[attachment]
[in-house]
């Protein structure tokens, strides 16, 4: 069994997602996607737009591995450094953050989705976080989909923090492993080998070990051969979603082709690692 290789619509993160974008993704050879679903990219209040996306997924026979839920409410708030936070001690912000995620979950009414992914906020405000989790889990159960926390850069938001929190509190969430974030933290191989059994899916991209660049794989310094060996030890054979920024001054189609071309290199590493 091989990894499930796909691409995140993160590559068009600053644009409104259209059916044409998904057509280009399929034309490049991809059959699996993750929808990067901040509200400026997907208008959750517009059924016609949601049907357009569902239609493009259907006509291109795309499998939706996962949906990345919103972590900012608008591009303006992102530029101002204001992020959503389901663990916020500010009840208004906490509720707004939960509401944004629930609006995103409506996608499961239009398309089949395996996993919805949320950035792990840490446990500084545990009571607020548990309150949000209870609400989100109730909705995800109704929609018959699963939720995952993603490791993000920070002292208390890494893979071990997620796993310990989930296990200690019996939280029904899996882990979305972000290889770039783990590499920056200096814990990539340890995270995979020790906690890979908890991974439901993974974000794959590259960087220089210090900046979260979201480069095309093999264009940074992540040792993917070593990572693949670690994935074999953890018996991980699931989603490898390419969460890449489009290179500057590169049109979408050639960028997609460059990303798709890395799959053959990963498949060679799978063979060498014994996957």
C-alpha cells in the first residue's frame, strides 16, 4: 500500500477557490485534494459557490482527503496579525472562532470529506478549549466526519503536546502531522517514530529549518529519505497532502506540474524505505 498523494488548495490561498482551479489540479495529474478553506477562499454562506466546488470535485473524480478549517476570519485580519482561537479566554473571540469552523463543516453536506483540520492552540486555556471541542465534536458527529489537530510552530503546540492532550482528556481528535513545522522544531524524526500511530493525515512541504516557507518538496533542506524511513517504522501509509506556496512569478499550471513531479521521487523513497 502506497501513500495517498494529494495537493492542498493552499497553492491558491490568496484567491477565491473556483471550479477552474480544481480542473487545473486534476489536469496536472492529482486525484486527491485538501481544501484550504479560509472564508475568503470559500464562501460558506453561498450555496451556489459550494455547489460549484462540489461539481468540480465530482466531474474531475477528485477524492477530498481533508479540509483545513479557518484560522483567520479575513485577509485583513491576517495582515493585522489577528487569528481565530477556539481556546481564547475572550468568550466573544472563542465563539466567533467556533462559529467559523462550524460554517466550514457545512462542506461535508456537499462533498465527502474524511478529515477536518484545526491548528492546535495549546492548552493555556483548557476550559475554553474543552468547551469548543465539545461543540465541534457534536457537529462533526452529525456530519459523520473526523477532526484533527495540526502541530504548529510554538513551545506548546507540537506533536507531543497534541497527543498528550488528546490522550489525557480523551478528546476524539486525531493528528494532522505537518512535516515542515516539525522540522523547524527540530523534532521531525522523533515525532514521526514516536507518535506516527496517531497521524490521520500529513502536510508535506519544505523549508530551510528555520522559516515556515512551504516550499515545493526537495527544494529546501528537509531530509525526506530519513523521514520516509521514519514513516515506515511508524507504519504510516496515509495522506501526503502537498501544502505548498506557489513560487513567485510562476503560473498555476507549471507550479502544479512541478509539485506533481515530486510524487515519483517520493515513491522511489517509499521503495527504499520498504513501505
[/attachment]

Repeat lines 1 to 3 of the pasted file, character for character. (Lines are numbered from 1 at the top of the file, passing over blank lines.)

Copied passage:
[in-house]
């Protein structure tokens, strides 16, 4: 069994997602996607737009591995450094953050989705976080989909923090492993080998070990051969979603082709690692 290789619509993160974008993704050879679903990219209040996306997924026979839920409410708030936070001690912000995620979950009414992914906020405000989790889990159960926390850069938001929190509190969430974030933290191989059994899916991209660049794989310094060996030890054979920024001054189609071309290199590493 091989990894499930796909691409995140993160590559068009600053644009409104259209059916044409998904057509280009399929034309490049991809059959699996993750929808990067901040509200400026997907208008959750517009059924016609949601049907357009569902239609493009259907006509291109795309499998939706996962949906990345919103972590900012608008591009303006992102530029101002204001992020959503389901663990916020500010009840208004906490509720707004939960509401944004629930609006995103409506996608499961239009398309089949395996996993919805949320950035792990840490446990500084545990009571607020548990309150949000209870609400989100109730909705995800109704929609018959699963939720995952993603490791993000920070002292208390890494893979071990997620796993310990989930296990200690019996939280029904899996882990979305972000290889770039783990590499920056200096814990990539340890995270995979020790906690890979908890991974439901993974974000794959590259960087220089210090900046979260979201480069095309093999264009940074992540040792993917070593990572693949670690994935074999953890018996991980699931989603490898390419969460890449489009290179500057590169049109979408050639960028997609460059990303798709890395799959053959990963498949060679799978063979060498014994996957």
C-alpha cells in the first residue's frame, strides 16, 4: 500500500477557490485534494459557490482527503496579525472562532470529506478549549466526519503536546502531522517514530529549518529519505497532502506540474524505505 498523494488548495490561498482551479489540479495529474478553506477562499454562506466546488470535485473524480478549517476570519485580519482561537479566554473571540469552523463543516453536506483540520492552540486555556471541542465534536458527529489537530510552530503546540492532550482528556481528535513545522522544531524524526500511530493525515512541504516557507518538496533542506524511513517504522501509509506556496512569478499550471513531479521521487523513497 502506497501513500495517498494529494495537493492542498493552499497553492491558491490568496484567491477565491473556483471550479477552474480544481480542473487545473486534476489536469496536472492529482486525484486527491485538501481544501484550504479560509472564508475568503470559500464562501460558506453561498450555496451556489459550494455547489460549484462540489461539481468540480465530482466531474474531475477528485477524492477530498481533508479540509483545513479557518484560522483567520479575513485577509485583513491576517495582515493585522489577528487569528481565530477556539481556546481564547475572550468568550466573544472563542465563539466567533467556533462559529467559523462550524460554517466550514457545512462542506461535508456537499462533498465527502474524511478529515477536518484545526491548528492546535495549546492548552493555556483548557476550559475554553474543552468547551469548543465539545461543540465541534457534536457537529462533526452529525456530519459523520473526523477532526484533527495540526502541530504548529510554538513551545506548546507540537506533536507531543497534541497527543498528550488528546490522550489525557480523551478528546476524539486525531493528528494532522505537518512535516515542515516539525522540522523547524527540530523534532521531525522523533515525532514521526514516536507518535506516527496517531497521524490521520500529513502536510508535506519544505523549508530551510528555520522559516515556515512551504516550499515545493526537495527544494529546501528537509531530509525526506530519513523521514520516509521514519514513516515506515511508524507504519504510516496515509495522506501526503502537498501544502505548498506557489513560487513567485510562476503560473498555476507549471507550479502544479512541478509539485506533481515530486510524487515519483517520493515513491522511489517509499521503495527504499520498504513501505